Every woman loves the day that our favourite lingerie stores put up the sale marketing in the windows. Bring on the Semi-Annual-every-bra-under-$20-clearance-extravaganza, and we’ll be there ready to line our drawers with bras of all colours and cuts. On more that one occasion after a bra-binge, we find ourselves feeling that a number of the bras we’ve purchased don’t work with any of our shirts, they cut high on our chest, or the straps are just plain awkward. How does a girl figure out the intricacies of her intimates when reportedly 85% of women are wearing the wrong bra size?
There are four major factors that come into play when finding the right fit. It’s important to note that bra-experts suggest trying on all your bras twice a year to check for fit. Weight changes, age, lifestyle¦all of these things can contribute to a fluctuation in size and/or shape of your breasts. If you’re unsure about fit, or things feel different, head in for a bra-fitting (which more often than not is a complimentary service).
First, your band should fit comfortably snug around your rib cage on the last hook. As the bra stretches out from wear, you can move the clasp inwards. The band shouldn’t move up or down, or have too much ‘bulge’ anywhere around your ribcage. If that’s the case, your band size should increase. It’s a good idea to give your bra a day off after wearing to save the elastic.
We’ve all feared the double-boob, and for that, the next step in becoming your own bra-expert is ensuring your cups are correct. No gaping, no digging underwire, and no ‘wardrobe malfunctions’. If you were to raise your arms, your ta-ta’s should stay in their places. If there is too much space, go down a cup size. Don’t invert the cups to store your bras: this can shorten the lifespan of your bra as the fabric and shape is manipulated.
No well-endowed (or not) woman should have to deal with painful red indentations from straps. As much as we might feel that tightening up around the shoulders is the only way to stay alert, the support should really come from your band (which is why that first step is so important).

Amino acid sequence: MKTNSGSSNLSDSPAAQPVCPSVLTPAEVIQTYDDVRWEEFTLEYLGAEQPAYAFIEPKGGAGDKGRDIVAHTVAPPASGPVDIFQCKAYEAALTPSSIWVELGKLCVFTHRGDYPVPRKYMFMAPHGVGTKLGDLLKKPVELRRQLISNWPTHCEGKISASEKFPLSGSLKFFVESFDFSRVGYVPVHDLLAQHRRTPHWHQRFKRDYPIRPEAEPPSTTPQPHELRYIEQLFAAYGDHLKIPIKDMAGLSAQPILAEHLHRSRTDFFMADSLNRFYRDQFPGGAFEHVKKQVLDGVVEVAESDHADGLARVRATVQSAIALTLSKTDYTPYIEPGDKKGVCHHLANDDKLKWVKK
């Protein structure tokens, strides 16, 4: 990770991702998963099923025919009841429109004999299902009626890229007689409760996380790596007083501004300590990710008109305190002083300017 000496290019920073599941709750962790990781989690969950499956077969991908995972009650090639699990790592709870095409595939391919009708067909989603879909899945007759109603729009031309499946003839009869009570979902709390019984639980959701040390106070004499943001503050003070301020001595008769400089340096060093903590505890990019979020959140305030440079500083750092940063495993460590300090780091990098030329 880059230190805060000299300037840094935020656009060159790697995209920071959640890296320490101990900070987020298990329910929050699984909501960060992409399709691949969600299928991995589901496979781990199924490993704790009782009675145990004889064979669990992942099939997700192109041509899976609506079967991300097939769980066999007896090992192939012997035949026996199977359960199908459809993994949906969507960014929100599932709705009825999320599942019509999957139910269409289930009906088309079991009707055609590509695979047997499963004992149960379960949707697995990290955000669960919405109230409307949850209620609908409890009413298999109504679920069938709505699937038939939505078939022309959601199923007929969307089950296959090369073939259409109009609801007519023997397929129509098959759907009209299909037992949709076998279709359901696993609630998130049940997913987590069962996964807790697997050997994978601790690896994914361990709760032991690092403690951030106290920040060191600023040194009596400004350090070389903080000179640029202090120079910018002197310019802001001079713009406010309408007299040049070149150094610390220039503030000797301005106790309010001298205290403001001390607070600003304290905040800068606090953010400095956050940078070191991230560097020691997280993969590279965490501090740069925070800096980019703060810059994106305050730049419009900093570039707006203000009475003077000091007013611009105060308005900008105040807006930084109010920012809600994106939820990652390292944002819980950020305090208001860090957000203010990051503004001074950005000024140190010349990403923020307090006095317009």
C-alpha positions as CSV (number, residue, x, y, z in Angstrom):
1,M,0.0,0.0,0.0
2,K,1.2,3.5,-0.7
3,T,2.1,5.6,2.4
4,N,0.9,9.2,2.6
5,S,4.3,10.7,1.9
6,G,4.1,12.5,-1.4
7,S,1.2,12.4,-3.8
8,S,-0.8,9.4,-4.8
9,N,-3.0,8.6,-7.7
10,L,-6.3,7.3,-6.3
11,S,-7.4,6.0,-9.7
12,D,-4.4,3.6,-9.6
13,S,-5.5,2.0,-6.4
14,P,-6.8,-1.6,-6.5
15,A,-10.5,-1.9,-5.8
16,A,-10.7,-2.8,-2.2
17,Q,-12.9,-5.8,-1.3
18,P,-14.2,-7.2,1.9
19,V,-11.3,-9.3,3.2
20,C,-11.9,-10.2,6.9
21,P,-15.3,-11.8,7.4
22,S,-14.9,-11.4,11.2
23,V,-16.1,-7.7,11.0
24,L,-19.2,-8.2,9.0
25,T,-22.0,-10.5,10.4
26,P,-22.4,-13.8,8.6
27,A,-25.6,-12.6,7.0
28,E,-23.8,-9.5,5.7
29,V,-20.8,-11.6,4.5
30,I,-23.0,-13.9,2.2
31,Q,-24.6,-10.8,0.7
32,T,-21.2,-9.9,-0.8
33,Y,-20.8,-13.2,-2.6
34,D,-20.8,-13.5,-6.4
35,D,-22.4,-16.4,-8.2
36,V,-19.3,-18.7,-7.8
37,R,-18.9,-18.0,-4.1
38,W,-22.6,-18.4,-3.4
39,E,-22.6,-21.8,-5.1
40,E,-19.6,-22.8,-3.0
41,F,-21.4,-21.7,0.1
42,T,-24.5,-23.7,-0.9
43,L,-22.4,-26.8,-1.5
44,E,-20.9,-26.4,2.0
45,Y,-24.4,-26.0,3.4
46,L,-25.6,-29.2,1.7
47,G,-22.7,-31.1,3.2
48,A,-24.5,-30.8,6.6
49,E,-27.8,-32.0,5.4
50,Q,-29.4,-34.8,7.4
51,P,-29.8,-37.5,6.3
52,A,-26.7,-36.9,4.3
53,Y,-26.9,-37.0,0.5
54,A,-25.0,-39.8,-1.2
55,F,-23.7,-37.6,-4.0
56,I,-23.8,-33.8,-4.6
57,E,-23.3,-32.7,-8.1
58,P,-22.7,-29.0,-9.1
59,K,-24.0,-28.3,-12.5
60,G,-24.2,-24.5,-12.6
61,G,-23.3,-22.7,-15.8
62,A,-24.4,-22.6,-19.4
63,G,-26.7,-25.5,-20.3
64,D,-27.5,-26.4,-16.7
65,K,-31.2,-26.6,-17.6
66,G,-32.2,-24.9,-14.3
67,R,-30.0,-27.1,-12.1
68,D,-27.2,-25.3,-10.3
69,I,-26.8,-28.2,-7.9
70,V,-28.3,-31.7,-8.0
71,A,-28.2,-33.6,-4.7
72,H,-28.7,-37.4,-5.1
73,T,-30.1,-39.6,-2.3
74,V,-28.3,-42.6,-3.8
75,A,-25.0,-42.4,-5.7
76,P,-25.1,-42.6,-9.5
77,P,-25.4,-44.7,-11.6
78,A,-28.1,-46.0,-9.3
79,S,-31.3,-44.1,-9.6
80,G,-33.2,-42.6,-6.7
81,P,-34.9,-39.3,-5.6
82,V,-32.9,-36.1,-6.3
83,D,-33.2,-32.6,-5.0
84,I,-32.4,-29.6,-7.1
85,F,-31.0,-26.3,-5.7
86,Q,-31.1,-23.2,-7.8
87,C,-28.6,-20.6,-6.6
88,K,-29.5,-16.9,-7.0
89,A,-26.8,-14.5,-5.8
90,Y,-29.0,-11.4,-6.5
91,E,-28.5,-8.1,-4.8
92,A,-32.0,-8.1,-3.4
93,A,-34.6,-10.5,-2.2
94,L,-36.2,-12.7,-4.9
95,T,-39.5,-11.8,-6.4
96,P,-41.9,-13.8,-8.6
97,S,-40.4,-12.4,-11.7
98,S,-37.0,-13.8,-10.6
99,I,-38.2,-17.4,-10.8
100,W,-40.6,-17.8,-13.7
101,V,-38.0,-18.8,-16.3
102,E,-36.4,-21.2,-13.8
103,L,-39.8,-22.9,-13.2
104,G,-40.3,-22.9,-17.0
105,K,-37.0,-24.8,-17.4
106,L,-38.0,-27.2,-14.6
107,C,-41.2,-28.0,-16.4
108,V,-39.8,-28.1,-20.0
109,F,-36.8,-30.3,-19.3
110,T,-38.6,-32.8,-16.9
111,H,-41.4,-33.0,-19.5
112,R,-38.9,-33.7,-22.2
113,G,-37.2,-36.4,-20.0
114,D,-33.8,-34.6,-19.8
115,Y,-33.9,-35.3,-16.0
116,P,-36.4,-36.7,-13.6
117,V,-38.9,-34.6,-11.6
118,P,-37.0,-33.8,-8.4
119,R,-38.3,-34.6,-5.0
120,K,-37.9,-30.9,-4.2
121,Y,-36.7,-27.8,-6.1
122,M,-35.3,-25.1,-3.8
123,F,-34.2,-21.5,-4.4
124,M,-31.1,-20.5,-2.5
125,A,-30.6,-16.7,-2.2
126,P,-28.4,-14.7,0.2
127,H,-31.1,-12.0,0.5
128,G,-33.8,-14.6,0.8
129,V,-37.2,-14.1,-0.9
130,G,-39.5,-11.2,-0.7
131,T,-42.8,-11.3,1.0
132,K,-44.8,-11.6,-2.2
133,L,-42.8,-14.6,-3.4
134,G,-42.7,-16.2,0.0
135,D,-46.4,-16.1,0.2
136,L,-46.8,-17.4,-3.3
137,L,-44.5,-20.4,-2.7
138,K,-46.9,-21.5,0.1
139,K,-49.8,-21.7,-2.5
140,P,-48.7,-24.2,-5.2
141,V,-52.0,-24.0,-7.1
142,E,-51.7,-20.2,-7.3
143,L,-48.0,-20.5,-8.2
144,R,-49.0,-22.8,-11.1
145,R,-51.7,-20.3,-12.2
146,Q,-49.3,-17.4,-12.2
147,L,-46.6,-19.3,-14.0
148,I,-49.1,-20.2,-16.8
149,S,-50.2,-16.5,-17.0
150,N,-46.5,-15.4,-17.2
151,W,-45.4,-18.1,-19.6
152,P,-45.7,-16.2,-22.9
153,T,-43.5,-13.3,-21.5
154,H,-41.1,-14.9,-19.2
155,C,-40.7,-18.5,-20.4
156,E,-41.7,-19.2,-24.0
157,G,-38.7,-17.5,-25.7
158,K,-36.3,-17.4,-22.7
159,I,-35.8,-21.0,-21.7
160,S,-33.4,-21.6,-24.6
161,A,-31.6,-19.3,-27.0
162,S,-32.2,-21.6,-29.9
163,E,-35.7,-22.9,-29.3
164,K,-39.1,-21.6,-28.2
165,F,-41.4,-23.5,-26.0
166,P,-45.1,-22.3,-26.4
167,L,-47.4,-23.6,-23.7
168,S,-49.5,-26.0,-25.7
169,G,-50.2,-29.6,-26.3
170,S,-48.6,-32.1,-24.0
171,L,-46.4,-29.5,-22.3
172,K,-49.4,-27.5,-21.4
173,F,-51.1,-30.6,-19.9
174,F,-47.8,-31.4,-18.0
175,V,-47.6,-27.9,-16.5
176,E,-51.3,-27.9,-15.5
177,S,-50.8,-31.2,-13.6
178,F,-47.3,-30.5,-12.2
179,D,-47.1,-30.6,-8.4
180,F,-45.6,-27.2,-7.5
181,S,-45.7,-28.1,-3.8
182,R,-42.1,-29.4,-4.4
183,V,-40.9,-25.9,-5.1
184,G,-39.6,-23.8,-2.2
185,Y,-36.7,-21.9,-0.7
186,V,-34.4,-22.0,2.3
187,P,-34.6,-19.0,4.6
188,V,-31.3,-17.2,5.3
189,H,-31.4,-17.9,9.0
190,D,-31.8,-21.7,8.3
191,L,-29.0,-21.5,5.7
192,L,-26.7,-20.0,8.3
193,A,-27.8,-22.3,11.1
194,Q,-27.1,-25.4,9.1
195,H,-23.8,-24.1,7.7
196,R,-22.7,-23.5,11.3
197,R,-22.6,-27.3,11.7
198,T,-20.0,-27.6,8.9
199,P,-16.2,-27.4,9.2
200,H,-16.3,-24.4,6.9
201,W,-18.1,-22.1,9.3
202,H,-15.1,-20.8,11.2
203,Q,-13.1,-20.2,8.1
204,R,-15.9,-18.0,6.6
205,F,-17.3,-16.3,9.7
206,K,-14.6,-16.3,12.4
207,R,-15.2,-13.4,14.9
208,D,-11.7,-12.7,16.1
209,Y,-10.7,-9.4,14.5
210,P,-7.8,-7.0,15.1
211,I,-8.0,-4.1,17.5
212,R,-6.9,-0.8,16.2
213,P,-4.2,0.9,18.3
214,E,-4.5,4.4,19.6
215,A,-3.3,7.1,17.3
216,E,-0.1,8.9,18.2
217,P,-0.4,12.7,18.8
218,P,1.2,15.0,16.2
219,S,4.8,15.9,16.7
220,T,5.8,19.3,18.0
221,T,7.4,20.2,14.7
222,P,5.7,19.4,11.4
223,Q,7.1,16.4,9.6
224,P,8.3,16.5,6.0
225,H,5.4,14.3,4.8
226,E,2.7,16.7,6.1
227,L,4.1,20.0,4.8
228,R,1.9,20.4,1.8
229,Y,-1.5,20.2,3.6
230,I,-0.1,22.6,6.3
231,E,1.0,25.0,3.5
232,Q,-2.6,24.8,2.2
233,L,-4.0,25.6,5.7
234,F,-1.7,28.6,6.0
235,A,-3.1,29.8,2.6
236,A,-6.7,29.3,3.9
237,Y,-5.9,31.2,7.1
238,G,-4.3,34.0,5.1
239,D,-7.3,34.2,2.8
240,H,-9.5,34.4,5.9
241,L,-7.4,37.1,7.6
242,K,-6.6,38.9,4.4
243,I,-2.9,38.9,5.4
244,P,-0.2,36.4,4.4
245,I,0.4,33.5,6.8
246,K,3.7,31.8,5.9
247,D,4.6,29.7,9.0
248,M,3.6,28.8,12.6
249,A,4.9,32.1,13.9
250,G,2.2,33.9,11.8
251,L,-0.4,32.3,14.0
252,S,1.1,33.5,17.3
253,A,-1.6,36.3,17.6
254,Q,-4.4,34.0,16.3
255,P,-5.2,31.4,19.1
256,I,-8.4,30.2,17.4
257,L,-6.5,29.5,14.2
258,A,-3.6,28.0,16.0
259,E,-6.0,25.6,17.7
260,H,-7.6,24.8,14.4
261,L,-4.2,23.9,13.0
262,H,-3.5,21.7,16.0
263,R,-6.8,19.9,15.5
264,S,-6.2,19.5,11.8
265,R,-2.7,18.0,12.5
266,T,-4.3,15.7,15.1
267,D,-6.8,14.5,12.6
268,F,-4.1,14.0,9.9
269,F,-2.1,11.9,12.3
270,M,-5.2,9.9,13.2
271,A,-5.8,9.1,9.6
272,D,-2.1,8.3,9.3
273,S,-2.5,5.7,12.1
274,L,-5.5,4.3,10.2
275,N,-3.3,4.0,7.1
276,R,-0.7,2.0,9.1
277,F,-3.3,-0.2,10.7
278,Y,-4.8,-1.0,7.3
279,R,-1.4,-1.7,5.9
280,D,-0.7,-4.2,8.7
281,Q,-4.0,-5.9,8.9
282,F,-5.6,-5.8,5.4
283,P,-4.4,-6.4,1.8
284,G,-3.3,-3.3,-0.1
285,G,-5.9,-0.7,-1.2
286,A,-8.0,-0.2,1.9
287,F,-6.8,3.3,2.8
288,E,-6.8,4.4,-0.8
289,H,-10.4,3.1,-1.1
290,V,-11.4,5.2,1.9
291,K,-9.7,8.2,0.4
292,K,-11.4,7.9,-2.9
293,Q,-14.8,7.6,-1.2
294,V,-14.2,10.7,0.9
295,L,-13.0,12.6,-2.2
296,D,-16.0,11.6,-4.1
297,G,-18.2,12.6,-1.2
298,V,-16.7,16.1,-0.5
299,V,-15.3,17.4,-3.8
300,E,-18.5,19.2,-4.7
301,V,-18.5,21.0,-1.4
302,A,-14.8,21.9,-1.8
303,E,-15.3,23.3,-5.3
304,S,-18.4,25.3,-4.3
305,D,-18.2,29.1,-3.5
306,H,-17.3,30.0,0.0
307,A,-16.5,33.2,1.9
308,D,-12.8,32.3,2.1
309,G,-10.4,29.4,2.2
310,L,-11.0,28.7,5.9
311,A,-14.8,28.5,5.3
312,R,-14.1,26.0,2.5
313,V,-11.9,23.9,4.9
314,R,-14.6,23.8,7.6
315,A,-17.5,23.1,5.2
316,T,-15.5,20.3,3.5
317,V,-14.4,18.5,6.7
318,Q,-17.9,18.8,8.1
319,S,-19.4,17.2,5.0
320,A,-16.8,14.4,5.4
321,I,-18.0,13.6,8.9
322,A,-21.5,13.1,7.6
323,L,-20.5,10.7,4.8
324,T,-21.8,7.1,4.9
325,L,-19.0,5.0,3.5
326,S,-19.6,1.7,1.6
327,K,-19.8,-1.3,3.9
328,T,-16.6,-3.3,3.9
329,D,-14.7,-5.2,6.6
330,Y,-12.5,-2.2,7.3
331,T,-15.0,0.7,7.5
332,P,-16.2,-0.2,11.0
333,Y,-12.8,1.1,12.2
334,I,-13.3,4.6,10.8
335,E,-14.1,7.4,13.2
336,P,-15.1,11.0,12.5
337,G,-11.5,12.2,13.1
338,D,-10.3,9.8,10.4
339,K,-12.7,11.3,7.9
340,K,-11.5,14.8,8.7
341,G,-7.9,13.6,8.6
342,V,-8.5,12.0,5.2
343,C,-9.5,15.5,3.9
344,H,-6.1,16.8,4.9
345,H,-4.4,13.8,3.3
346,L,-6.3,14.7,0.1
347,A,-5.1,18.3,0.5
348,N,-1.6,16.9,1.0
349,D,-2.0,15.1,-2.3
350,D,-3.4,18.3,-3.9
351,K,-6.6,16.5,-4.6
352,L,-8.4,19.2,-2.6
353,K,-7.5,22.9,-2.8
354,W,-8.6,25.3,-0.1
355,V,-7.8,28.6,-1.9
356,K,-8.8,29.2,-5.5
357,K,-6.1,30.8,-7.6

Lastly, be open to different styles. There are so many fun and functional bra shapes to choose from, that it’s going to take some trial and error before you figure out which ones are your favourites. The most common names you’re going to run into include :
Plunge bras dip low to give you lift without showing when you wear your v-necks, and other plunging necklines. Plunge bras can increase the appearance of cleavage without having too much push-up. Nothing ruins the perfect plunging neckline of that dress like your bra peeking out to say hello to everyone. (Push Em Up Plunge at gillyhicks.com, Crepe Aveline Dress at jcrew.com)
Best for swooping necklines, as balconets tend to have a very wide, rectangular look with the strap placement. Balconets might not suit a larger bust, as the shape naturally gives a bit of push up, or a ‘shelf’. (Lace Balconet Bra at hm.com, Slub scoopneck shirt at aeropostale.com)
Every girl’s must-have in the summer. With layering tanks often designed in a racerback shape, make sure you have the right bra so that you’re not all straps, no suave. (Anna floral racerback at gillyhicks.com, knotted racerback tank at oldnavy.gap.com)
As the same implies, a demi bra provides ‘half’ coverage, making it suited for a smaller chest. Great for camis and low cut tops, this bra covers between half and three quarters of the breast. If you have too much spillage in a demi, it’s time to go up a size. (Scoopneck demi bra at victoriassecret.com, Fletcher Maxi dress at nastygal.com)
Full coverage, generally seamless for invisible coverage under all your tees, knits and woven tops. (Truly Madly Deeply Oversized Tee at urbanoutfitters.com, Favourite TShirt Bra at gap.com
Because variety is the spice of life. And when you realize you wore the wrong bra for that shirt, swap your straps to better accommodate tricky necklines or asymmetrical strap scenarios. (Floral One Shoulder Romper at forever21.com, Multi-Way Push-Up Bra at victoriassecret.com).